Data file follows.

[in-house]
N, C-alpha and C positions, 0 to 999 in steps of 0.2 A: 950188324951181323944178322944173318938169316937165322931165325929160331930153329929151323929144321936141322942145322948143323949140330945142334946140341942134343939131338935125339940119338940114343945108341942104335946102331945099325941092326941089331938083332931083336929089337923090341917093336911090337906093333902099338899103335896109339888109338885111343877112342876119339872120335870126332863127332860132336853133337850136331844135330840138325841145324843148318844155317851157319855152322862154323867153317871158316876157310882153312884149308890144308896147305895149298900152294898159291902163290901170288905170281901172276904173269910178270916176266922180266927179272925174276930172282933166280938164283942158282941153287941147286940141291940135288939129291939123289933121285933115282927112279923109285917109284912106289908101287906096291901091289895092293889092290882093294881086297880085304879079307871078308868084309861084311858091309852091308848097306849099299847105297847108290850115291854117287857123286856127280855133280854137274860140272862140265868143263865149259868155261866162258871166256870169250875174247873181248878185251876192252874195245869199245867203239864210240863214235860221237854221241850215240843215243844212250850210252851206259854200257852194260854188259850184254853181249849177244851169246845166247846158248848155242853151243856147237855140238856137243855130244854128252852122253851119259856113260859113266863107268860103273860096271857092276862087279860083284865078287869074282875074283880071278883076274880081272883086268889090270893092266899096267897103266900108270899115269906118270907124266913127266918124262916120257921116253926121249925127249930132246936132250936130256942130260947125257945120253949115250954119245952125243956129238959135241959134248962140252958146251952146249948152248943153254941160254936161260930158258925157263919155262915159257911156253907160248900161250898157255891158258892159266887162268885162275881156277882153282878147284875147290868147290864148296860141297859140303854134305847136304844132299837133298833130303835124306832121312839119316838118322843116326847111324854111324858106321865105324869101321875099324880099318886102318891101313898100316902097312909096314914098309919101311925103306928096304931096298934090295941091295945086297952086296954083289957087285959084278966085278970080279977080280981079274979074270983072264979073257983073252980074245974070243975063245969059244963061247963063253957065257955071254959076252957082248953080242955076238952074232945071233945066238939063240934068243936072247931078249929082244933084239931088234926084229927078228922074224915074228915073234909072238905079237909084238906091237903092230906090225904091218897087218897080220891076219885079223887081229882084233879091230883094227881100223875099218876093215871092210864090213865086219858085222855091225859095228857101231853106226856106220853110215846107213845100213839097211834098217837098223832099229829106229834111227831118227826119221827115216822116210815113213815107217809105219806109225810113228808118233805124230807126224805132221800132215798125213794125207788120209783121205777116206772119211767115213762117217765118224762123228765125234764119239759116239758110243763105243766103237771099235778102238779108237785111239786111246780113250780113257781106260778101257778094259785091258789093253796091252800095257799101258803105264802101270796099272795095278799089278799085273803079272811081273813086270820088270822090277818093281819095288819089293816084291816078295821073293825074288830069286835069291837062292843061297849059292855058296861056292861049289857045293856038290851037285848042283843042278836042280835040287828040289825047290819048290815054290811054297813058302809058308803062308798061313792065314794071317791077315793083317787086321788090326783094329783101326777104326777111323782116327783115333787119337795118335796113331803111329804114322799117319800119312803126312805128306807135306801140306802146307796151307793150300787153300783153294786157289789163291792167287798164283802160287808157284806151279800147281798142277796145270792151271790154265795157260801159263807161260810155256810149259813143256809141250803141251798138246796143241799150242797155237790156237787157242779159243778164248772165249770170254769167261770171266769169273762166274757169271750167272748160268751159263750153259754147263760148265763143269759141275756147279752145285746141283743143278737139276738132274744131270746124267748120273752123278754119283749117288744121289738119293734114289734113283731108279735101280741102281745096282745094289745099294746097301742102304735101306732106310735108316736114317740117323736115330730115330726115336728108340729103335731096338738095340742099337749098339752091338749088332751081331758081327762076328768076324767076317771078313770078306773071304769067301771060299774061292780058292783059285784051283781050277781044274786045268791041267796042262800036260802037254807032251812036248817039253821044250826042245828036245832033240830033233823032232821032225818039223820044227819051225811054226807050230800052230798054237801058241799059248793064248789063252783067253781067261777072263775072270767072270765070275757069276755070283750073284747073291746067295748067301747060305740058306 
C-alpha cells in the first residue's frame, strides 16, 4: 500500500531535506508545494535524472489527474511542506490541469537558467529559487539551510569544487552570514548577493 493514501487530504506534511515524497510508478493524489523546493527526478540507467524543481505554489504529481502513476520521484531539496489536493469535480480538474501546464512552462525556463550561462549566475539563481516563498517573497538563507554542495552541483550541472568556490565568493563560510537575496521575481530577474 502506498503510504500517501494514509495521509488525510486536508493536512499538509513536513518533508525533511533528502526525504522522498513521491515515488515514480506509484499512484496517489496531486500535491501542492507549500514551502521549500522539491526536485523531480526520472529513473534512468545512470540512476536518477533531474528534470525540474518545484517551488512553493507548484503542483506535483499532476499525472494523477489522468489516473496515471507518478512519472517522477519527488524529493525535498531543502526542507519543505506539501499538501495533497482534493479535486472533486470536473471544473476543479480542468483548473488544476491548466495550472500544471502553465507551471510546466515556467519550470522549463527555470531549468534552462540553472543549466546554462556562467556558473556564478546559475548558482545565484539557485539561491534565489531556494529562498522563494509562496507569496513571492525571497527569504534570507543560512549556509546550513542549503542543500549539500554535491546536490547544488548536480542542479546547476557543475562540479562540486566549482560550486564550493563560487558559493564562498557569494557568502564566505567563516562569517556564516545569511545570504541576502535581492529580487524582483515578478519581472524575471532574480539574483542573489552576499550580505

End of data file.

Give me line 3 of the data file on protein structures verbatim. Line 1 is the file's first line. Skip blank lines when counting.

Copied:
C-alpha cells in the first residue's frame, strides 16, 4: 500500500531535506508545494535524472489527474511542506490541469537558467529559487539551510569544487552570514548577493 493514501487530504506534511515524497510508478493524489523546493527526478540507467524543481505554489504529481502513476520521484531539496489536493469535480480538474501546464512552462525556463550561462549566475539563481516563498517573497538563507554542495552541483550541472568556490565568493563560510537575496521575481530577474 502506498503510504500517501494514509495521509488525510486536508493536512499538509513536513518533508525533511533528502526525504522522498513521491515515488515514480506509484499512484496517489496531486500535491501542492507549500514551502521549500522539491526536485523531480526520472529513473534512468545512470540512476536518477533531474528534470525540474518545484517551488512553493507548484503542483506535483499532476499525472494523477489522468489516473496515471507518478512519472517522477519527488524529493525535498531543502526542507519543505506539501499538501495533497482534493479535486472533486470536473471544473476543479480542468483548473488544476491548466495550472500544471502553465507551471510546466515556467519550470522549463527555470531549468534552462540553472543549466546554462556562467556558473556564478546559475548558482545565484539557485539561491534565489531556494529562498522563494509562496507569496513571492525571497527569504534570507543560512549556509546550513542549503542543500549539500554535491546536490547544488548536480542542479546547476557543475562540479562540486566549482560550486564550493563560487558559493564562498557569494557568502564566505567563516562569517556564516545569511545570504541576502535581492529580487524582483515578478519581472524575471532574480539574483542573489552576499550580505